Niavaran Cultural and Historical Complex
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全景摄影师 Fariborz Alagheband EXPERT 日期和时间 05:17, 29/11/2011 - Views loading...

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Niavaran Cultural and Historical Complex

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Niavaran Cultural and Historical Complex

  • Names and titles: Niavaran Garden (King Fatali Ghajar), Niavaran Palace Museum (1987)
  • Built: built in King Fatali Ghajar time
  • Architect/founder: King Fatali Ghajar ordered its construction; later King Mohammad Ghajar, King Naser Aldin Ghajar, and King Mohammad Reza Pahlavi each added some parts to it. Niavaran Palace is designed by Mr. Mohsen Forooghi.
  • Architecture information: This country garden was initially constructed by beautiful tree planting and later completed by Niavaran, Sahebgharanieh, and Ahmad Shahi Kooshk Palaces, each of which is constructed in a special style in harmony with the architecture of Ghajar time.
  • Location: in the foothill of Alborz mountain ranges and in Shemiranat in district one of Tehran megacity
  • Organization: one of the historical centers under the Organization of Cultural Heritage, Handicrafts, and Tourism
  • Main activities: All the buildings of Niavaran Palace are now open to the public to visit.

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在附近的图片Tehran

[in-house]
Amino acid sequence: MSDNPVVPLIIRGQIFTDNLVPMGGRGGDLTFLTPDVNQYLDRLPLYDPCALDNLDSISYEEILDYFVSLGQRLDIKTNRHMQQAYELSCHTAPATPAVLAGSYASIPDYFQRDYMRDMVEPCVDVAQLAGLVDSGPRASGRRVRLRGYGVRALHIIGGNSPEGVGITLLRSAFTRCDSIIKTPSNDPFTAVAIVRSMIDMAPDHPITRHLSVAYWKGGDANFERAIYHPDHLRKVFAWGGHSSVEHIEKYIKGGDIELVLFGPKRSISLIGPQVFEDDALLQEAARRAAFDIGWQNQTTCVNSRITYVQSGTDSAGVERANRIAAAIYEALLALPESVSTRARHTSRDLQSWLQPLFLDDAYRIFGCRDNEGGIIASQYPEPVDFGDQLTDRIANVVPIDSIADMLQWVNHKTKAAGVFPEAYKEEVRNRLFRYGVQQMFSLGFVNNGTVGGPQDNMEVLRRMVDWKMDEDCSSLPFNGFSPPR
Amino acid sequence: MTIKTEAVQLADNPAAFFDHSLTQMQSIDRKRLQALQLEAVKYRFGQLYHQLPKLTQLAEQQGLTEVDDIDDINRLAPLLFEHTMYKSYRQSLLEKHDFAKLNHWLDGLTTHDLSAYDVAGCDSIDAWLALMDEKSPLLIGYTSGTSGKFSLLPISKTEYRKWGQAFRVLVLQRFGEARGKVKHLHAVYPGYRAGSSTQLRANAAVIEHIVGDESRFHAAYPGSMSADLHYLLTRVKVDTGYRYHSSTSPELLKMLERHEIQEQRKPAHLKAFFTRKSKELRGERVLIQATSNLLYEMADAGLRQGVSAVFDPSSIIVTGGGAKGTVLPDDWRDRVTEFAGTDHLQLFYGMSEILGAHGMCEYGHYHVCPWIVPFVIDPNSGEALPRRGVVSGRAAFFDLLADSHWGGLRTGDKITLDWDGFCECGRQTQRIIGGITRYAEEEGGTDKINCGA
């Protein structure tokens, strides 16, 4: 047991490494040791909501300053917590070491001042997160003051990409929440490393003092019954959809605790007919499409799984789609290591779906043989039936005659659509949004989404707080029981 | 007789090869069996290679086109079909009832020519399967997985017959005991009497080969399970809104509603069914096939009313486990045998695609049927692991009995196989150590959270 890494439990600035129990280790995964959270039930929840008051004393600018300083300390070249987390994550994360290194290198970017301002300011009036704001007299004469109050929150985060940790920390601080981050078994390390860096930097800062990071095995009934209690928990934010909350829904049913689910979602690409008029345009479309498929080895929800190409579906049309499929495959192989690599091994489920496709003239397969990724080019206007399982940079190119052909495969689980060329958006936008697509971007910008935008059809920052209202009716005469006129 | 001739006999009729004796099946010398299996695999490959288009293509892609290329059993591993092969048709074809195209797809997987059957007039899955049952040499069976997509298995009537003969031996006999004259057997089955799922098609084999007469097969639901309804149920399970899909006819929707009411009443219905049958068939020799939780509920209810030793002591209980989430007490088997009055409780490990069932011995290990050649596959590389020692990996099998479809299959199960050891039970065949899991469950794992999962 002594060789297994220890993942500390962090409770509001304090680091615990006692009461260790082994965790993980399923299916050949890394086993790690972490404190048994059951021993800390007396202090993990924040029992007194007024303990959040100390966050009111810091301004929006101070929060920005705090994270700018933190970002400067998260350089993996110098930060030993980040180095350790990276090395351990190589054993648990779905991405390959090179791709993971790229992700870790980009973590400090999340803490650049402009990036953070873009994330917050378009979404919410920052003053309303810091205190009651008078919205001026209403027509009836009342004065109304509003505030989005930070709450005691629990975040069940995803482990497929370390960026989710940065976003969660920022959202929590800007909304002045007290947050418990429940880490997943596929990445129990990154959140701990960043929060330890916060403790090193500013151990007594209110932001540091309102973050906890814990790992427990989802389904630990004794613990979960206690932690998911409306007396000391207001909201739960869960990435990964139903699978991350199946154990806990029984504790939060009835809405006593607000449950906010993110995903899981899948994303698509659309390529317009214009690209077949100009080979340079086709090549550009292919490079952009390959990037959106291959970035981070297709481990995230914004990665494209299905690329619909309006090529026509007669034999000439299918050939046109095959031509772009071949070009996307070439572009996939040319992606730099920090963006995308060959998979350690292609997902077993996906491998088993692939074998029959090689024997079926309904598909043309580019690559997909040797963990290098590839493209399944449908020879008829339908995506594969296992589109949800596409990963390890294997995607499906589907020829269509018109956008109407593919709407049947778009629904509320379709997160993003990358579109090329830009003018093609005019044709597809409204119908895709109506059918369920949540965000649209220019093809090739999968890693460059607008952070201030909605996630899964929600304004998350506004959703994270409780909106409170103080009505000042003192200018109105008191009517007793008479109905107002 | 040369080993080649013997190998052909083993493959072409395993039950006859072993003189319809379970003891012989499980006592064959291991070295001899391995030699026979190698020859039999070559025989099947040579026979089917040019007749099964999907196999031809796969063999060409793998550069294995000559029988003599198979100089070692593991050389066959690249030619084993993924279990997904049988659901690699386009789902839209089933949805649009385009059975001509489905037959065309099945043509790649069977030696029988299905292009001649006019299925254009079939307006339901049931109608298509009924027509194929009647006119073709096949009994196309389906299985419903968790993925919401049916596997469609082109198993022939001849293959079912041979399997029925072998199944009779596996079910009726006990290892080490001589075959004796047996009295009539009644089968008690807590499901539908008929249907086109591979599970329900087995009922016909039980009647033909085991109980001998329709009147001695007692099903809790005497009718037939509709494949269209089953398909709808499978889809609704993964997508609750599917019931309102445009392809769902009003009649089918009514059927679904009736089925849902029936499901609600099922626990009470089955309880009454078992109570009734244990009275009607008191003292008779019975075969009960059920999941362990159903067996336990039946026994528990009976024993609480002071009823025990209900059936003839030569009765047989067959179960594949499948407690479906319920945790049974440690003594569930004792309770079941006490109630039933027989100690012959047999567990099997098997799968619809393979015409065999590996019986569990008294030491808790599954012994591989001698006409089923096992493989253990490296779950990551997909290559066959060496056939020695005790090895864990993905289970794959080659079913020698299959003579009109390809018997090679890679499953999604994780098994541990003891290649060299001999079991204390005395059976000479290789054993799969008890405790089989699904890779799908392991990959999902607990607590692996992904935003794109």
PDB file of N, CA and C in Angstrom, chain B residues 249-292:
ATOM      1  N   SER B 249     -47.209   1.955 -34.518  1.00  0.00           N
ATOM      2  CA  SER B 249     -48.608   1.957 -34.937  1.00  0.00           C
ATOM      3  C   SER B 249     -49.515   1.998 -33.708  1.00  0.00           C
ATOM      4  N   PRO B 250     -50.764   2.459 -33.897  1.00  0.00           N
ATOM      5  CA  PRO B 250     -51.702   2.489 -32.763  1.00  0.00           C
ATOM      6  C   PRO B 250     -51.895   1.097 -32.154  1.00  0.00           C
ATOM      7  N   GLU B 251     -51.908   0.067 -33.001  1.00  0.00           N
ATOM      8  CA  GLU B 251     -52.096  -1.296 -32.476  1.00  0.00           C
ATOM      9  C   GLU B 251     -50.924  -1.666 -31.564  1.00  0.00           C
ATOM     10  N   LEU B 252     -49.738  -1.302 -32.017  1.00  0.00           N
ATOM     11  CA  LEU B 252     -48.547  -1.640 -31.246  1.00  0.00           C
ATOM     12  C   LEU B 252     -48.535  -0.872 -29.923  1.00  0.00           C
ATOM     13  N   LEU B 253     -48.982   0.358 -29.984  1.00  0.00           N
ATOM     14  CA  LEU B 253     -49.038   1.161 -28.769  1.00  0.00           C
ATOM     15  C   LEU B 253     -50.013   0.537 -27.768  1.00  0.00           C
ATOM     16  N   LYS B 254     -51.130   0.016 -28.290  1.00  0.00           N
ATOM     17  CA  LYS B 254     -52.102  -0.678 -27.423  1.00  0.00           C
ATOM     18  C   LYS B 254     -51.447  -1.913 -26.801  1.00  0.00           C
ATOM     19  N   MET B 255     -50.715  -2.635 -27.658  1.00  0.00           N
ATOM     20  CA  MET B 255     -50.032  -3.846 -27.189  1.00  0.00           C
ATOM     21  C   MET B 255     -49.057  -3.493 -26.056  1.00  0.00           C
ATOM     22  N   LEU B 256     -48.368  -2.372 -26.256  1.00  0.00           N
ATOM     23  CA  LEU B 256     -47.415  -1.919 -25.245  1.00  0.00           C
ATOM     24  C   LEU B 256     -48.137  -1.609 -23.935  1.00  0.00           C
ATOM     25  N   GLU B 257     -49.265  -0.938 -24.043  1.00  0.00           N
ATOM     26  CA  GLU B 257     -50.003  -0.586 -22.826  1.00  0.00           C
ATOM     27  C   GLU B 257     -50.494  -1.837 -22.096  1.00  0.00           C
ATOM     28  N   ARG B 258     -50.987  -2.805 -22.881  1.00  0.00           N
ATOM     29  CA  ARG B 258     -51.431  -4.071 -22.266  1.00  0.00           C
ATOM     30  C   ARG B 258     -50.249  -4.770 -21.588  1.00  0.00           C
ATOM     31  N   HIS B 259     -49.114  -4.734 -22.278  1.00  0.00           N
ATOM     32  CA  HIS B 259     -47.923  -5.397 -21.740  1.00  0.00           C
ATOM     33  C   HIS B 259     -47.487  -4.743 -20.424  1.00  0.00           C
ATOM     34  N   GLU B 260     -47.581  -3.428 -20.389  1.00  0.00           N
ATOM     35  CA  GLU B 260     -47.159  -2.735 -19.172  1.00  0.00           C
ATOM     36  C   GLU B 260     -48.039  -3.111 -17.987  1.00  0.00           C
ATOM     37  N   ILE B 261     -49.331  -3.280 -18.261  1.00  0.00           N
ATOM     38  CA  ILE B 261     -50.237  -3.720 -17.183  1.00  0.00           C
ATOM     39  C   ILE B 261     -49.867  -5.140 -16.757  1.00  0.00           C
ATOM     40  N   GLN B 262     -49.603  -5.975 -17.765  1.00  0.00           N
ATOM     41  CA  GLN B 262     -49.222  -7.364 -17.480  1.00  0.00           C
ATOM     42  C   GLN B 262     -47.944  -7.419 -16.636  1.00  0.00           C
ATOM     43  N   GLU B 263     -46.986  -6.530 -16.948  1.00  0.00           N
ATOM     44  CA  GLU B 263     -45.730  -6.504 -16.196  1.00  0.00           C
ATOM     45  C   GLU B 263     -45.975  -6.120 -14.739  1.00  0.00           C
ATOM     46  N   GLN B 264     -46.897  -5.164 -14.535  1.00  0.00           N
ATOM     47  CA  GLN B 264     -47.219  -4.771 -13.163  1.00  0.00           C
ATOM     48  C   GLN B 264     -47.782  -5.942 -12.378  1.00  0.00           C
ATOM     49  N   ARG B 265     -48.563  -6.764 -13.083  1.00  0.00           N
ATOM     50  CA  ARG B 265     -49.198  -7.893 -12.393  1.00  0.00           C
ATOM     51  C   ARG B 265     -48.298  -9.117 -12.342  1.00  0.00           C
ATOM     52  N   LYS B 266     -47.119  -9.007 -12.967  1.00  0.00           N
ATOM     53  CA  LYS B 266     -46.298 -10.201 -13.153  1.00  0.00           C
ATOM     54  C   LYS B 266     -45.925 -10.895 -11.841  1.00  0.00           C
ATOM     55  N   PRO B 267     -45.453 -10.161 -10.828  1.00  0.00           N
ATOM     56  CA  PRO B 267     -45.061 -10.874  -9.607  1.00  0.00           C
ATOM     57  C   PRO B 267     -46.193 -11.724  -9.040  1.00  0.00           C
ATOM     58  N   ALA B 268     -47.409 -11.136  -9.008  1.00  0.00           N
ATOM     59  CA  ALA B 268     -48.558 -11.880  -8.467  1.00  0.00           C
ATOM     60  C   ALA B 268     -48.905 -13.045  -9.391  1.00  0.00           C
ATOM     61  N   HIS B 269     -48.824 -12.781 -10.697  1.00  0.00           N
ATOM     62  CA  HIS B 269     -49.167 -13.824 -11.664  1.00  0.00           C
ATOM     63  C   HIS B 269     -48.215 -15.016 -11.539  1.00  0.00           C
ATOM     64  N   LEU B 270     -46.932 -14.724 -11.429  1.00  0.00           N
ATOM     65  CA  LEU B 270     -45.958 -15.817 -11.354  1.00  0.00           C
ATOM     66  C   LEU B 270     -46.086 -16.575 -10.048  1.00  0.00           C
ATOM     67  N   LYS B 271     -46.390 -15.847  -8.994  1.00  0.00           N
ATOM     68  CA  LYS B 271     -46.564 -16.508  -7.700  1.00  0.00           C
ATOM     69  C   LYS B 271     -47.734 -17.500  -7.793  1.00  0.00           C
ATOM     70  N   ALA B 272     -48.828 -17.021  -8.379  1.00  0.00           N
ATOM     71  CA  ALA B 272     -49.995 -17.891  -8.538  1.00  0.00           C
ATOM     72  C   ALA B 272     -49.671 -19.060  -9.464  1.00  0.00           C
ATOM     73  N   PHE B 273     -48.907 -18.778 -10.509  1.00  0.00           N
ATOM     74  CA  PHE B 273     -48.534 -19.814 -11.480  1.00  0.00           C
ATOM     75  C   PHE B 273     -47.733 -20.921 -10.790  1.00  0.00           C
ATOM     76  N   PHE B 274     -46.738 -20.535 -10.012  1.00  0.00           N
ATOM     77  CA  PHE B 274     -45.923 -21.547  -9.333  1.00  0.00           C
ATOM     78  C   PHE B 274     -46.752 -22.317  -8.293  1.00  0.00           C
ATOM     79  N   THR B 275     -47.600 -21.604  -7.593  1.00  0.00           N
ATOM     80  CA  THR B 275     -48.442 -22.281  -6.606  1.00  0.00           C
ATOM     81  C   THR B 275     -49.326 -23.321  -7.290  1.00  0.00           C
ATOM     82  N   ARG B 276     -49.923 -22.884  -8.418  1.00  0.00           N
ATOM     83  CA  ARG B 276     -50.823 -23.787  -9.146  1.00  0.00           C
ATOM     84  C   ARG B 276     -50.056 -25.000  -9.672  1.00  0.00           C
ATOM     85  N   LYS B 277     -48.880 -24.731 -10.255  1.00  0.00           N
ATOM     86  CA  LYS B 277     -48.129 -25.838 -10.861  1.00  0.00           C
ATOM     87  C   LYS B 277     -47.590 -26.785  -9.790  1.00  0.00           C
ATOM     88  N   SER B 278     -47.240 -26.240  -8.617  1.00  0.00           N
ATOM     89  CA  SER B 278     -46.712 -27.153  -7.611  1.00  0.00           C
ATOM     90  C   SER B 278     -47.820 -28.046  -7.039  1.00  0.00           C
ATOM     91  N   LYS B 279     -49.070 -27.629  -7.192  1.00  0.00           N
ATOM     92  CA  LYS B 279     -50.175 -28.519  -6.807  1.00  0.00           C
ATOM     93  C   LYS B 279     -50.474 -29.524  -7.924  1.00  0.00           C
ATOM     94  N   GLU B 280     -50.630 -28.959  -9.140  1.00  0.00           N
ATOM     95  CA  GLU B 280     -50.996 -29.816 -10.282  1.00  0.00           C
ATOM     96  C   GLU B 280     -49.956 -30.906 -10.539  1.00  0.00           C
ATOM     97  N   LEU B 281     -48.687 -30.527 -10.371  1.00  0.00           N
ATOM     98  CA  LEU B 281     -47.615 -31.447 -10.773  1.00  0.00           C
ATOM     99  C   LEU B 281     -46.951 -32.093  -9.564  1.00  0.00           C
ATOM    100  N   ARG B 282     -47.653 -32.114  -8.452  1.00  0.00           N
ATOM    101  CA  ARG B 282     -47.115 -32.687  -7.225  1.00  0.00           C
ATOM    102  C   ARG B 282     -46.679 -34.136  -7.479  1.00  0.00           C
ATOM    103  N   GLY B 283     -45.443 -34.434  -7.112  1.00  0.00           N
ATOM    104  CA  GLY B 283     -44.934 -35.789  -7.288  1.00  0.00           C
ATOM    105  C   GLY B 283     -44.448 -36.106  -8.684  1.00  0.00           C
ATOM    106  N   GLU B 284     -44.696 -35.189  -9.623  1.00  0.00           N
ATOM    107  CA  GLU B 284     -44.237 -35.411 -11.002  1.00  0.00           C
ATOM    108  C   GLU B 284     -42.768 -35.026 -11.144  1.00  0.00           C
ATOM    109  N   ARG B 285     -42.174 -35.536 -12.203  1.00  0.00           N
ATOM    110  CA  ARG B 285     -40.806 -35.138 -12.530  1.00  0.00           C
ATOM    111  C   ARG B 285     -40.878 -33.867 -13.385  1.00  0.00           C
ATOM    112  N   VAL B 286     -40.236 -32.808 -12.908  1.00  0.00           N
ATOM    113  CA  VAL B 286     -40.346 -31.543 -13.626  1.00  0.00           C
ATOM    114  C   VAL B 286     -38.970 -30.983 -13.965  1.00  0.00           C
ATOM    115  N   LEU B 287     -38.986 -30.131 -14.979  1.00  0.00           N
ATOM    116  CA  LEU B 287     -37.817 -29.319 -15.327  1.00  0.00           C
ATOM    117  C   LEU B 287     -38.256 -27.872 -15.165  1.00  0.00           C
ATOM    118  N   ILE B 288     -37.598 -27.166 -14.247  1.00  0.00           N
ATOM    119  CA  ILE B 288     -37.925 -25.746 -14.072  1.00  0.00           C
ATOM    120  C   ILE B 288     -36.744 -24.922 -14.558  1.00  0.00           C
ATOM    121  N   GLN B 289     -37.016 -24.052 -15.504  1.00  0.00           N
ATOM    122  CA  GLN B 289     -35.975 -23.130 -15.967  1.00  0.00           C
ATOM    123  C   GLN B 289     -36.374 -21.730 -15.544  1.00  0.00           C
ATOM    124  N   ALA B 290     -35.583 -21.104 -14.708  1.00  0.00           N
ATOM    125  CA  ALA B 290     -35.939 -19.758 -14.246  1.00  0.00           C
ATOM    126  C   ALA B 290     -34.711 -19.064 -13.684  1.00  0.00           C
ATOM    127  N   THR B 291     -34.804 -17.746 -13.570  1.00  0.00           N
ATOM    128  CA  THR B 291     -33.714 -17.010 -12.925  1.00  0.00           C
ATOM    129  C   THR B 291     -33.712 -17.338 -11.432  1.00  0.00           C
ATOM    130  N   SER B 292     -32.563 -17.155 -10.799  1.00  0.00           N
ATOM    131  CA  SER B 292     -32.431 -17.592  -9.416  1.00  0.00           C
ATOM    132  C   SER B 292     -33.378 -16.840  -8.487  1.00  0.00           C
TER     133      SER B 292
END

map

A: Shah's Palace Tehran Iran

摄影师Mark Schuster, 距离此处20远

The Niavaran Palace on the northern edge of Tehran was the residence of the last Shah of Iran, Mohamm...

Shah's Palace Tehran Iran

B: Shah's Palace Tehran Iran 2

摄影师Mark Schuster, 距离此处30远

  The Niavaran Palace on the northern edge of Tehran was the residence of the last Shah of Iran, Moha...

Shah's Palace Tehran Iran 2

C: Niavaran Palace Tehran Iran 3

摄影师Mark Schuster, 距离此处30远

  The Niavaran Palace on the northern edge of Tehran was the residence of the last Shah of Iran, Moha...

Niavaran Palace Tehran Iran 3

D: The Sahebqraniyeh Palace

摄影师sina savojbolaghi, 距离此处90远

niavaran palace This building is located in Niavaran palace complex that is a historical complex situ...

The Sahebqraniyeh Palace

E: Ahmad Shahi Palace 1

摄影师Fariborz Alagheband, 距离此处100远

Ahmad Shahi Palace 1

F: Tehran, Niavaran Palace

摄影师Sahneh, 距离此处110远

Tehran, Niavaran Palace

Tehran, Niavaran Palace

G: Shah's Palace Tehran Iran

摄影师Mark Schuster, 距离此处150远

A charming building but not the Niavaran palce just one of a number of building in its grounds. The m...

Shah's Palace Tehran Iran

H: Sahebgharanieh Palace 04

摄影师Fariborz Alagheband, 距离此处170远

Sahebgharanieh Palace 04

I: Sahebgharanieh Palace 03

摄影师Fariborz Alagheband, 距离此处170远

Sahebgharanieh Palace 03

J: Sahebgharanieh Palace 09

摄影师Fariborz Alagheband, 距离此处170远

Sahebgharanieh Palace 09

此全景拍摄于Tehran

这是一个概述Tehran

Overview and History

Tehran is the capital of Iran and the largest city in the Middle East, with a population of fifteen million people living under the peaks of the Alborz mountain range.

Although archaeological evidence places human activity around Tehran back into the years 6000BC, the city was not mentioned in any writings until much later, in the thirteenth century. It's a relatively new city by Iranian standards.